Biofuel energy is a type of renewable energy that is made from organic matter. Traditionally, industrial society has been powered by fossil fuels such as gasoline and coal. However, in recent years, concerns about global warming and rising fuel costs have led to increased interest in biofuels as an alternative source of energy. Biofuel has the ability to power cars, heat homes and generate electricity without emitting carbon into the atmosphere.
Biofuels, as a complementary and alternative energy source to fossil fuels, can contribute to:
- increasing agricultural efficiency
- creating new job opportunities in agriculture, industry, infrastructure and science
- the reduction of greenhouse gas emissions and to improve environmental conditions for all people on our planet
- economic independence and prosperity for southern African countries and their citizens.
South Africa produces bioethanol from sugar and starch crops, to replace petrol. Biodiesel is a naturally oxygenated fuel produced from organic feed sources such as soya beans, cooking oil and animal fats. South Africa’s biofuels strategy is mainly aimed at stimulating the production of suitable crops, such as sorghum, sugarcane, soya beans and canola, among others, in so-called “under-utilised agricultural areas” of the country, including the former homelands.
Biodiesel can also be produced from waste vegetable oil. The Green Transport Programme is currently working with various stakeholders involved in the production of biodiesel from waste vegetable oil value chain. These stakeholders include: oil users, oil collectors, biodiesel producers, biodiesel users, and the SABS for writing standards for biodiesel.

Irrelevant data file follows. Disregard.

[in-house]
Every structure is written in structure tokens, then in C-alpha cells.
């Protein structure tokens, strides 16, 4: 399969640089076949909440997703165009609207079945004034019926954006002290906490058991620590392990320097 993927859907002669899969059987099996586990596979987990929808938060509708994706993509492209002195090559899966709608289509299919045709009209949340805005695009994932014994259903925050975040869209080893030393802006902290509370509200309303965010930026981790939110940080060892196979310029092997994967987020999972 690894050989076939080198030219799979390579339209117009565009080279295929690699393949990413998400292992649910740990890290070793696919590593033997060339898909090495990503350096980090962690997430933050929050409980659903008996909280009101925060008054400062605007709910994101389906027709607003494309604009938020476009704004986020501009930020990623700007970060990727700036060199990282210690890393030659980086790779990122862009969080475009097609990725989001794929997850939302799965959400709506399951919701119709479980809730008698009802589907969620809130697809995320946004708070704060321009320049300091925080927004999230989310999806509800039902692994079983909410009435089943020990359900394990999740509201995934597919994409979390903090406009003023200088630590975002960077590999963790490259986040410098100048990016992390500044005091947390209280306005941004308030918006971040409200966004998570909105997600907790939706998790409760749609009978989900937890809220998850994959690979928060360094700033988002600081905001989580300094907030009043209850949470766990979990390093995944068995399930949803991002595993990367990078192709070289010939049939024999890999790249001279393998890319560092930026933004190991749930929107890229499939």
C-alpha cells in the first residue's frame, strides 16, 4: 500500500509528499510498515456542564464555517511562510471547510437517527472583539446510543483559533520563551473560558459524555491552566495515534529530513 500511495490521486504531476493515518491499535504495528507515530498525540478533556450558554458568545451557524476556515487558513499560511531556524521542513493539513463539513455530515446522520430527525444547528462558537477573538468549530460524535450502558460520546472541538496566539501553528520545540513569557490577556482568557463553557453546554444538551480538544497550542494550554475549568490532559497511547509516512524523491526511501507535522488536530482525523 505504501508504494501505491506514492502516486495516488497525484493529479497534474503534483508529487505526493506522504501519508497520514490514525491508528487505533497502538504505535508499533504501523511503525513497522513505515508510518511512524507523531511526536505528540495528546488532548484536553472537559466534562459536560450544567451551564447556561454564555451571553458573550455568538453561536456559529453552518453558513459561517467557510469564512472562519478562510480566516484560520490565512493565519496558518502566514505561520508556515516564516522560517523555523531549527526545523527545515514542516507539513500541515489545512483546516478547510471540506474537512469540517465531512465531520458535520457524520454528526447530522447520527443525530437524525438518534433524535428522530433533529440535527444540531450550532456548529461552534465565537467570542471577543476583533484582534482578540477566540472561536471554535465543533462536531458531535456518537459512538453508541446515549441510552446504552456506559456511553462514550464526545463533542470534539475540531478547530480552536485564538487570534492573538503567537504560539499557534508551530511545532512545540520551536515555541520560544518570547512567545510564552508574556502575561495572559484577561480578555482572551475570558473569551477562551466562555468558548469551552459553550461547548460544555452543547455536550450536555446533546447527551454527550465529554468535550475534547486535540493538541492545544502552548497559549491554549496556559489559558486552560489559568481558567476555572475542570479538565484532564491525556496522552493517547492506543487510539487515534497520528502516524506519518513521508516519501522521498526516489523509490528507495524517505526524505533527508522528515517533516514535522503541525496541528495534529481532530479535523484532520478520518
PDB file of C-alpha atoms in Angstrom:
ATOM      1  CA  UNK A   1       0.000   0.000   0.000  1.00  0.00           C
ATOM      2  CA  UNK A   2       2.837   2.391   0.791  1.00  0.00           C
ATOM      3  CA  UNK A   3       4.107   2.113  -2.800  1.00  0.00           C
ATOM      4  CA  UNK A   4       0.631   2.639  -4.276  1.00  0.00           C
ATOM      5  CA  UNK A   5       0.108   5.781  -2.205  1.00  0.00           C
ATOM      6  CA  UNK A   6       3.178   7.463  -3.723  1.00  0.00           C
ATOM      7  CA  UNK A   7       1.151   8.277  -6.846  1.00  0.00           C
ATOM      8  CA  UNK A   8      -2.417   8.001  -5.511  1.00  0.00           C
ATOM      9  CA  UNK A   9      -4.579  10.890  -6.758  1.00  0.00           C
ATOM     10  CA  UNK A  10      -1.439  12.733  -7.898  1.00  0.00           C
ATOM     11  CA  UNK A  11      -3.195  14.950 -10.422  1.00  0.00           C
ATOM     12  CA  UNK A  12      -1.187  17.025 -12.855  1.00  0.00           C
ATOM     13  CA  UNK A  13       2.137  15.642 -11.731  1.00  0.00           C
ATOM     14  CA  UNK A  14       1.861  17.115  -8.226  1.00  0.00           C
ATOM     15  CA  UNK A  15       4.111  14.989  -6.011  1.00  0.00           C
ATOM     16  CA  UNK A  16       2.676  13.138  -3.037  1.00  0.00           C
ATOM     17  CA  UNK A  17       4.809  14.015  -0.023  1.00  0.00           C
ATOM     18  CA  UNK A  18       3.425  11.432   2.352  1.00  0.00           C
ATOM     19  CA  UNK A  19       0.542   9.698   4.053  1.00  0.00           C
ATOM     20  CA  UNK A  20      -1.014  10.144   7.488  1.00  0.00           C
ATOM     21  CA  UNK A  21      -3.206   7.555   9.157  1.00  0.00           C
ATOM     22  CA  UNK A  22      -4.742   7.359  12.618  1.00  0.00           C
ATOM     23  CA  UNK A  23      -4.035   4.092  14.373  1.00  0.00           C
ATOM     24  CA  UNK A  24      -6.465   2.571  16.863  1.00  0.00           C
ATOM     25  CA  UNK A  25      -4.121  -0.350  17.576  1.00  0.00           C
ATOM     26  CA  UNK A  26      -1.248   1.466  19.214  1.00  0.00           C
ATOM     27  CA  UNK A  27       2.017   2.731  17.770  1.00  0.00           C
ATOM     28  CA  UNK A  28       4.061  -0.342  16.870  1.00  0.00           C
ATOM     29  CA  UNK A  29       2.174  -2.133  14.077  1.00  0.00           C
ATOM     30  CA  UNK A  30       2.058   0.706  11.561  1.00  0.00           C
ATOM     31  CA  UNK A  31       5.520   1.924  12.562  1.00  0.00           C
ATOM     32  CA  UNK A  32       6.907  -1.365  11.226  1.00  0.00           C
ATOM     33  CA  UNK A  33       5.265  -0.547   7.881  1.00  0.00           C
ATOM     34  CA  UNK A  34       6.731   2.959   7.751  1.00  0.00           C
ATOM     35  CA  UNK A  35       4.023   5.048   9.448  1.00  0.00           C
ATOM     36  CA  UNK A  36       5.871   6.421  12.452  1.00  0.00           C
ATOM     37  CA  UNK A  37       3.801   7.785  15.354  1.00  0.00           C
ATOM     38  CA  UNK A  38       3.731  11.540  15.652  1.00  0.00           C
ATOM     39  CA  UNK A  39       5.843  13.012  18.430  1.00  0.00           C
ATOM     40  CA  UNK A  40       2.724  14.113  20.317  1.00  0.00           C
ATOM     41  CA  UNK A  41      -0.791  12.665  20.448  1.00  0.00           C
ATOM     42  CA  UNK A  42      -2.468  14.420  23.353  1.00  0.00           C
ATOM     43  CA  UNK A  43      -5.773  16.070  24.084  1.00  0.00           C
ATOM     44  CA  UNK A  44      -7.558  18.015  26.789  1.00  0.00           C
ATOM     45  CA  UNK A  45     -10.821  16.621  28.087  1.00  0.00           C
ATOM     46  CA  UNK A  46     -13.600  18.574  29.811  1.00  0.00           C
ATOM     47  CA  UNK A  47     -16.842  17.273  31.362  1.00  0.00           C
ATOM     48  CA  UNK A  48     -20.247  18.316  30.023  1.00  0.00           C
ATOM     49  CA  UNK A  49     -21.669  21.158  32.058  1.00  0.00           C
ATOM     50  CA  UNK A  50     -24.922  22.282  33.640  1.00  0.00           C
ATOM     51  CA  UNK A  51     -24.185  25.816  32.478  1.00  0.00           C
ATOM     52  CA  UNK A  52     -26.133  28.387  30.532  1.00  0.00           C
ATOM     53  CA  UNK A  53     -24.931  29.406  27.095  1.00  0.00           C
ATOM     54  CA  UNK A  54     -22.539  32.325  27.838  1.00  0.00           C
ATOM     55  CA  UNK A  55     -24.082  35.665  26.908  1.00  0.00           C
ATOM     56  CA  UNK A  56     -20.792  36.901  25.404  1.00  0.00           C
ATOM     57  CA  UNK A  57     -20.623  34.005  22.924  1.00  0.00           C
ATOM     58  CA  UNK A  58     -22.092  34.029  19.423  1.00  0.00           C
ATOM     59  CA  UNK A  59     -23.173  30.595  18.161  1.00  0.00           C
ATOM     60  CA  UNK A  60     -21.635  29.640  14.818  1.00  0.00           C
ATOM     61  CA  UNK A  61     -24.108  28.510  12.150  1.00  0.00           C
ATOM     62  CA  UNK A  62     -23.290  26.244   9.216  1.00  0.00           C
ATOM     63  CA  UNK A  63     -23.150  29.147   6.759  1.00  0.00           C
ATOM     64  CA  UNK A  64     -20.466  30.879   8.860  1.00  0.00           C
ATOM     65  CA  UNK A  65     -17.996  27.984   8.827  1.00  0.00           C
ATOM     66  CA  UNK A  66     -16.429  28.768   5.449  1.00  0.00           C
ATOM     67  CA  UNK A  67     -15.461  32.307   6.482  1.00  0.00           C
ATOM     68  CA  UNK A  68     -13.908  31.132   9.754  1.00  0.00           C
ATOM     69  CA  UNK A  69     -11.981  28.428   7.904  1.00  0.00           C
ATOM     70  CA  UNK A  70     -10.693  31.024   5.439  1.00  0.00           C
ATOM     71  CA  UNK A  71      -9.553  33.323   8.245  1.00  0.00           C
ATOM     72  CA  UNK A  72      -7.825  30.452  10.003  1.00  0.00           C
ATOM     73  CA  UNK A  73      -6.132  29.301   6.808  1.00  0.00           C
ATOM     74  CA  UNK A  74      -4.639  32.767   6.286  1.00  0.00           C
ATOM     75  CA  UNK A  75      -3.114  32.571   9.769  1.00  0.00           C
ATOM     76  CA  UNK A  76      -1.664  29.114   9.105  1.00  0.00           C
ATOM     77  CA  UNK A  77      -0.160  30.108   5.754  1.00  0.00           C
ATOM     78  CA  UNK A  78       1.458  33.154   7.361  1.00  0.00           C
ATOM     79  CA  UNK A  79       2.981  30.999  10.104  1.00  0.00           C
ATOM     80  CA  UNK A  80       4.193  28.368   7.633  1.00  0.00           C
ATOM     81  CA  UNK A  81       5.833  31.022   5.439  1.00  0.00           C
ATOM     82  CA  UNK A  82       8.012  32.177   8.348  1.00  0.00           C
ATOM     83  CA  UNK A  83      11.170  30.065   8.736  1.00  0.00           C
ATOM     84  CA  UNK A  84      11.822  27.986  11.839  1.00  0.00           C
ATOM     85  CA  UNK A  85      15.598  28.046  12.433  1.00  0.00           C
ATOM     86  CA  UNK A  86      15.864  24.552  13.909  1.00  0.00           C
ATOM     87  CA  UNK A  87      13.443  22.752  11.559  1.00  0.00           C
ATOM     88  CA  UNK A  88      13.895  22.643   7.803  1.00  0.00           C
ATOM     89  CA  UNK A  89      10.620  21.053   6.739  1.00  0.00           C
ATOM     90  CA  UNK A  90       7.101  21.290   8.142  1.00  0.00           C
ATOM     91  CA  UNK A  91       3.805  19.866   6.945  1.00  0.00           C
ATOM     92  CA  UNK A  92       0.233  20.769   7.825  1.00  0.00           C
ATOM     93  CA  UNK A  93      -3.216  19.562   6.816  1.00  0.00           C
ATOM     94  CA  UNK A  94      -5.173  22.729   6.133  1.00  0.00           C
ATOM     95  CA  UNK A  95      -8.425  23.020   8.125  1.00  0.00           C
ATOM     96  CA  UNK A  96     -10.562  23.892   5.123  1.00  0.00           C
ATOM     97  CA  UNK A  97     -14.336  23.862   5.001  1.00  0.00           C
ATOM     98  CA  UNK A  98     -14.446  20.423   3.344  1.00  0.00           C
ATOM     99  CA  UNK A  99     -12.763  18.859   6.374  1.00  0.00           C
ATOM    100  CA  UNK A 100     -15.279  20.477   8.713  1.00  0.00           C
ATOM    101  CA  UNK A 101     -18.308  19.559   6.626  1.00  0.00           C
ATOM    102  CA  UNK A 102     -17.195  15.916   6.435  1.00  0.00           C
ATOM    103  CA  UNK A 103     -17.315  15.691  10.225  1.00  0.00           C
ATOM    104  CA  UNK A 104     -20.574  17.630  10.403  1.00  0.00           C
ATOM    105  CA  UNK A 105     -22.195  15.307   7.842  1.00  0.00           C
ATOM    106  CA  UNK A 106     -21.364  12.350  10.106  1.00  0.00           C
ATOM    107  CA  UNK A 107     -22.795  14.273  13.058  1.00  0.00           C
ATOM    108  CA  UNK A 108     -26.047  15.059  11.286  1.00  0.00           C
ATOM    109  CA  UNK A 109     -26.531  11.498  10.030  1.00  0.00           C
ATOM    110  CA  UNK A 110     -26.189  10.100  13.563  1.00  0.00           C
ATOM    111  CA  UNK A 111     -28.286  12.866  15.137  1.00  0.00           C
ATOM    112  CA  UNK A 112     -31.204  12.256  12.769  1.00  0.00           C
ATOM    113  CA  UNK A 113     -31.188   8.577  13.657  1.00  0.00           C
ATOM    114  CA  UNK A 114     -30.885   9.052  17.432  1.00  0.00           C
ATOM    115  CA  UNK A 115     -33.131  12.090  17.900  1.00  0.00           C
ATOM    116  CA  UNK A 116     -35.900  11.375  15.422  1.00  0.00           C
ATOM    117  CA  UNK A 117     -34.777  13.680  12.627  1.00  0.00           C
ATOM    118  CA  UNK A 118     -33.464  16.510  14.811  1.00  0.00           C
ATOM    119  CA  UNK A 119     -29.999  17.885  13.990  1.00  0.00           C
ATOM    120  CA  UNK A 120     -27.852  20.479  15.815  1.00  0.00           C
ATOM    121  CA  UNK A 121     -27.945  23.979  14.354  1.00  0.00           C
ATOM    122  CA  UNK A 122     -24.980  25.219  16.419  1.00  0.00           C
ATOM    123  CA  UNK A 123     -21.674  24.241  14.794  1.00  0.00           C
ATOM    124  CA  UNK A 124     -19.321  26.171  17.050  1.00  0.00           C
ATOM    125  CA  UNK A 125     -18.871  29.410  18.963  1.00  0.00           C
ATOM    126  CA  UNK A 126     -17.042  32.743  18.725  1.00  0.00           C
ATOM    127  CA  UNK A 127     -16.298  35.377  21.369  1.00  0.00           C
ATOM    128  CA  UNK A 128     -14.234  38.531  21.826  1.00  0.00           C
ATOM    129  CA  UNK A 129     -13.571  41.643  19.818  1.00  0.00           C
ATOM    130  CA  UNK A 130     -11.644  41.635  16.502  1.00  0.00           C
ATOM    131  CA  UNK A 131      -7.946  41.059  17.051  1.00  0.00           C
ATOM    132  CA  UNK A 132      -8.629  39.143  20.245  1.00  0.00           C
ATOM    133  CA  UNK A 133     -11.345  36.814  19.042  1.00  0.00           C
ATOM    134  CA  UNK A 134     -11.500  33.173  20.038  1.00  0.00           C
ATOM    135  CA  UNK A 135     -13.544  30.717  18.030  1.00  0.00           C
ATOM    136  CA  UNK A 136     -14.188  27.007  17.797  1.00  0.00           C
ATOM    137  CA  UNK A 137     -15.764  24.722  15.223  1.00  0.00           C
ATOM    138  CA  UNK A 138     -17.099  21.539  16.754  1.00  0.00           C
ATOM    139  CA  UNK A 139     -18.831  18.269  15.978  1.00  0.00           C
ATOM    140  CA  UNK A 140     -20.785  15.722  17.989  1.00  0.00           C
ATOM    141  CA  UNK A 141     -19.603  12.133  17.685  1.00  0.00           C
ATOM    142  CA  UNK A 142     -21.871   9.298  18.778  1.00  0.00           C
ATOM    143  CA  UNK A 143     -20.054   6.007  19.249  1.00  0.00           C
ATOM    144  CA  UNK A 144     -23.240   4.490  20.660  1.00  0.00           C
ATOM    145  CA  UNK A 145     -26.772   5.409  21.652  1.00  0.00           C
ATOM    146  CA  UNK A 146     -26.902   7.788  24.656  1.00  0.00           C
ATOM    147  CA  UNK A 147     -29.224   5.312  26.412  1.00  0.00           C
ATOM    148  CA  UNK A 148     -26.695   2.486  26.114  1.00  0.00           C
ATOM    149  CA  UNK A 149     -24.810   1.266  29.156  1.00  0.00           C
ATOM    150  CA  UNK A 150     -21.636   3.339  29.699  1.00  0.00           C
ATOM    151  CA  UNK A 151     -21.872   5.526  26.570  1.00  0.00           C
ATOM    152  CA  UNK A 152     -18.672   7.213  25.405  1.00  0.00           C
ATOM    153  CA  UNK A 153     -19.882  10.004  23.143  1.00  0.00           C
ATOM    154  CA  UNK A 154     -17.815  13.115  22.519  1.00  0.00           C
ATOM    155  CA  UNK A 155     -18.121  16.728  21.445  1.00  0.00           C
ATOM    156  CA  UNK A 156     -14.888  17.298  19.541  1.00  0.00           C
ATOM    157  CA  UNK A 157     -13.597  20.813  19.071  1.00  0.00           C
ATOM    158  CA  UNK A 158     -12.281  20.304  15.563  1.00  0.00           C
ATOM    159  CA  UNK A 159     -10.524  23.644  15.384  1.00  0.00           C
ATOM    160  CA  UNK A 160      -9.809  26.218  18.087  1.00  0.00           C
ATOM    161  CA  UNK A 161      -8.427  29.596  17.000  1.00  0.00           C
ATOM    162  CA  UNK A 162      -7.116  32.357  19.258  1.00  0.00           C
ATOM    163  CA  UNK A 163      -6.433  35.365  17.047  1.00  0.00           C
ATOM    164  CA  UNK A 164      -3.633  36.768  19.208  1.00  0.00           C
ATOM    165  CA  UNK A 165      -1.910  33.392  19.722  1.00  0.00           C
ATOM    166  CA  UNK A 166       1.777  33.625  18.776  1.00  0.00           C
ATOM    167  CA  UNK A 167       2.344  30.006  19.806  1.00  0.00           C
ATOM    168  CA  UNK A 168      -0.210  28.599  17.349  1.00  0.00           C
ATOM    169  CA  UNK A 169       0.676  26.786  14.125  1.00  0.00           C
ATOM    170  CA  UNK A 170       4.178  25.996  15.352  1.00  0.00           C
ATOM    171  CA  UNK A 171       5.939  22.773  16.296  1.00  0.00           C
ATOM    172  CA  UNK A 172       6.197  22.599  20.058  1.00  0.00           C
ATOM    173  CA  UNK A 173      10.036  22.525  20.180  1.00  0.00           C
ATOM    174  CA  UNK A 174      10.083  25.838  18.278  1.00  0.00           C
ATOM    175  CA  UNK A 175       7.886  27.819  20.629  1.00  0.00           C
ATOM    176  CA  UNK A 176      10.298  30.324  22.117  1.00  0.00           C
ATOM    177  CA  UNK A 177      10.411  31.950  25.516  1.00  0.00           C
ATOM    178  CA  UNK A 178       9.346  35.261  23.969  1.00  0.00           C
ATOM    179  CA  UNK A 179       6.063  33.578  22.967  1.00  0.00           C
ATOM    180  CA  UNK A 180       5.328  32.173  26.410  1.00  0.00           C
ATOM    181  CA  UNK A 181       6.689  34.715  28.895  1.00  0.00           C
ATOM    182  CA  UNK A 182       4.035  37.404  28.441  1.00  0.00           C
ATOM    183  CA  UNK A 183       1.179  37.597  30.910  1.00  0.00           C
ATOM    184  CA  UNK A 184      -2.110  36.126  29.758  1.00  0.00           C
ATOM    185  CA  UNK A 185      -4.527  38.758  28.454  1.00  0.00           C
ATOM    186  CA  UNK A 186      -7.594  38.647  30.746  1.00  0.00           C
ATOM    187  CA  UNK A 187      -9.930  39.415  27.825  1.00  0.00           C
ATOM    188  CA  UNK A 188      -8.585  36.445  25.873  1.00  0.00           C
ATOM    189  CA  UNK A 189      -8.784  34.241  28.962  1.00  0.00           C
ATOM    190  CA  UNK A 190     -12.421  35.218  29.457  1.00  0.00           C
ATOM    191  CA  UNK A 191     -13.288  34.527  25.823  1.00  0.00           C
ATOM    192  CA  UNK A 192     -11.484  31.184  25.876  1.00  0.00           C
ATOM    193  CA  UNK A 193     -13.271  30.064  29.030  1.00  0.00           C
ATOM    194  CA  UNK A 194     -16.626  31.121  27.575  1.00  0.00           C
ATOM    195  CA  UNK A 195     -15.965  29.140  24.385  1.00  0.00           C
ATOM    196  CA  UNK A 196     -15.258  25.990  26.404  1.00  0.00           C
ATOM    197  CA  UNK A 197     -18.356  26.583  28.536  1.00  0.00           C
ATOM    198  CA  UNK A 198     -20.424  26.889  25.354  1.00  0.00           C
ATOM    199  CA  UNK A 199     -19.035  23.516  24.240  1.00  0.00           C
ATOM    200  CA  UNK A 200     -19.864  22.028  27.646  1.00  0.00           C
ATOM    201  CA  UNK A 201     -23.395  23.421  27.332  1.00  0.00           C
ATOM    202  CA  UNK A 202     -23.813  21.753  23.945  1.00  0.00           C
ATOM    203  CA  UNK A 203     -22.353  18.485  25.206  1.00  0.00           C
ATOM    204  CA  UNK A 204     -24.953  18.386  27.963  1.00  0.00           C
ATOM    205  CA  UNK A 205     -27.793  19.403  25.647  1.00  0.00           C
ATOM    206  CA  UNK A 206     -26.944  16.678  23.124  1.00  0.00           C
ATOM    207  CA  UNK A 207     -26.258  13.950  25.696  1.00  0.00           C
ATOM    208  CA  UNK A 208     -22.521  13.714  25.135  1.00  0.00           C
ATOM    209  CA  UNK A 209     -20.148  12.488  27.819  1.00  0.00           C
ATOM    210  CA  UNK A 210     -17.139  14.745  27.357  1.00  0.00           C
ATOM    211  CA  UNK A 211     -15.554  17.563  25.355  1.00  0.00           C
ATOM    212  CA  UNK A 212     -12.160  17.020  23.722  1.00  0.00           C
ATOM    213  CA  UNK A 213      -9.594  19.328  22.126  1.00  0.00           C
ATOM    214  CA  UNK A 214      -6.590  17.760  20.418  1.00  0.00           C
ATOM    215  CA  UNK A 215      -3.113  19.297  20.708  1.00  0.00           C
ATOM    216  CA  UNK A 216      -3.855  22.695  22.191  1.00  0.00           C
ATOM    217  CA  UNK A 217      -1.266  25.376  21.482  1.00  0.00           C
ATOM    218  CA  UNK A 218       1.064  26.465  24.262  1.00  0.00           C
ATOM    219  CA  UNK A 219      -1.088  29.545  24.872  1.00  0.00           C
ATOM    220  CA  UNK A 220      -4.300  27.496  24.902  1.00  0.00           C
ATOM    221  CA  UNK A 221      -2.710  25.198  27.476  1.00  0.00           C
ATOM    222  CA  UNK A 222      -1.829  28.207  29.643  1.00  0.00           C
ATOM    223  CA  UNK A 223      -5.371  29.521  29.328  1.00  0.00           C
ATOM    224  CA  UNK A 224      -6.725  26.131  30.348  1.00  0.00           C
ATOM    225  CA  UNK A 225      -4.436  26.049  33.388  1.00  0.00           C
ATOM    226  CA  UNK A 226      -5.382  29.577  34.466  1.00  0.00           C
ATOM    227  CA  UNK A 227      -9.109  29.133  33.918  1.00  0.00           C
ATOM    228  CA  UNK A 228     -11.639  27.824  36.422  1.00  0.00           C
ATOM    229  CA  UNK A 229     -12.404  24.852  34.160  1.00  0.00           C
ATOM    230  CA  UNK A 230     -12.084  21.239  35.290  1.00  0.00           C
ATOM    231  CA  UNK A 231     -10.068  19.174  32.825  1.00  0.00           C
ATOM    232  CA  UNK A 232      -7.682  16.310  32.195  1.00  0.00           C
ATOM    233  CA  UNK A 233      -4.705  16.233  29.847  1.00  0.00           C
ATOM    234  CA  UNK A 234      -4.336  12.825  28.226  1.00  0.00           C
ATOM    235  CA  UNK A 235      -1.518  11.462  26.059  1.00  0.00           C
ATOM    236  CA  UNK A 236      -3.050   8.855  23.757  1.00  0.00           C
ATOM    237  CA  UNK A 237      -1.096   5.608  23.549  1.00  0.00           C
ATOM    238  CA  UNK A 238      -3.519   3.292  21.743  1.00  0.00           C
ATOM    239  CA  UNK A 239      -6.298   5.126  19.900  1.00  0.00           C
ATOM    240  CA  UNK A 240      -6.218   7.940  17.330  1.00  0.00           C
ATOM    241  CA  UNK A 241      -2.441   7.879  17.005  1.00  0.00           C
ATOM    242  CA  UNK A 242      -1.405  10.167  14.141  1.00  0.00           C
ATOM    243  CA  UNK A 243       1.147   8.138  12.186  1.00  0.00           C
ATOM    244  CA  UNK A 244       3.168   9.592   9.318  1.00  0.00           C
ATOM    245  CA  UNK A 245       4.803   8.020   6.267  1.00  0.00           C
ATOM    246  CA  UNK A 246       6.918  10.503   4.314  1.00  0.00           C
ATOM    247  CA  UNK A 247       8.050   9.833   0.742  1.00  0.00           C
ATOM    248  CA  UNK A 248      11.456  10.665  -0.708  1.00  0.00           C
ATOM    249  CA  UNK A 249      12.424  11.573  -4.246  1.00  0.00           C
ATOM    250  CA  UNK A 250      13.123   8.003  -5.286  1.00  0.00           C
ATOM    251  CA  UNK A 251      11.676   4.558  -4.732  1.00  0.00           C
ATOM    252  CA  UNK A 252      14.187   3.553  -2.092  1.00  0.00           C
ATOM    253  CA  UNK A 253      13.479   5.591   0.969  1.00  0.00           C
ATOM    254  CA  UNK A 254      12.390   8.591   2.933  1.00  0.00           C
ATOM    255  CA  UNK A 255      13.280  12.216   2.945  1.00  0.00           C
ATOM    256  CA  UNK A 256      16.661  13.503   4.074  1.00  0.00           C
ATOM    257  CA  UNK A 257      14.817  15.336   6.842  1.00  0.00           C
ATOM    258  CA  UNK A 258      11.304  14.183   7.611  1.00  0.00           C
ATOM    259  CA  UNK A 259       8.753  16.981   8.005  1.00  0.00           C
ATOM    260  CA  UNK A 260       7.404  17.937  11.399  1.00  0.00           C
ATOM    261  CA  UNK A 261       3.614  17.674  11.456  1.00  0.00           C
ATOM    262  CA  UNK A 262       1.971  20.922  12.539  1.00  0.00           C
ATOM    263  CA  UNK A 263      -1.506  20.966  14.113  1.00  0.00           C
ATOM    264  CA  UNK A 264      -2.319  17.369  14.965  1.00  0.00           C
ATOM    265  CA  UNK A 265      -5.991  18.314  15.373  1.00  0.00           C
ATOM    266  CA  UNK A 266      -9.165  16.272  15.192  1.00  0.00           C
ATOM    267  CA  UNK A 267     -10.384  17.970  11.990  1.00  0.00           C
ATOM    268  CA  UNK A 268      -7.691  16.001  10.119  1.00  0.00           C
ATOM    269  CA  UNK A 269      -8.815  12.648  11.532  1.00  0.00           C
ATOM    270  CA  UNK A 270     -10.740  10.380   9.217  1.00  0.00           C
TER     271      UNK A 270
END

Biodiesel can be used in its pure form or blended at any ratio with petroleum diesel to achieve cost efficiency and improve cold-weather performance. It is commonly used as a blend at 20% biodiesel and 80% petroleum diesel.
Biodiesel can be used in any diesel vehicle with little or no modification. It is used extensively in parts of Europe and is rapidly gaining support in the United States.
Applications include buses, delivery trucks, waste disposal and recycling trucks, construction and farm equipment, heavy-duty freight hauling, boats, and passenger vehicles. Biodiesel can also be utilised in stationary applications, such as diesel generators and boilers.
Although the biofuel product development career path is still fairly new, it is comparable to an engineering manager who would typically have a formal background and work experience in engineering, science or mathematics. Statistics show that most engineering managers have a bachelor’s degree or higher, and that most specialise in a specific type of engineering, architecture or a related field.
Seven years after a government feasibility study showed that a biofuels industry in South Africa could create tens of thousands of new jobs, the paperwork required to establish the industry, still remains outstanding.
• government departments, e.g. Agriculture and Energy
• biofuels industry
• renewable energy companies
• universities (faculties of science and agriculture
Chinhoyi University of Technology, Harare Institute of Technology, Kwame Nkrumah University of Science & Technology, North-West University, Sol Plaatjies University, University of Johannesburg, University of Mauritius, University of Pretoria, University of Stellenbosch, University of the Free State, University of the Western Cape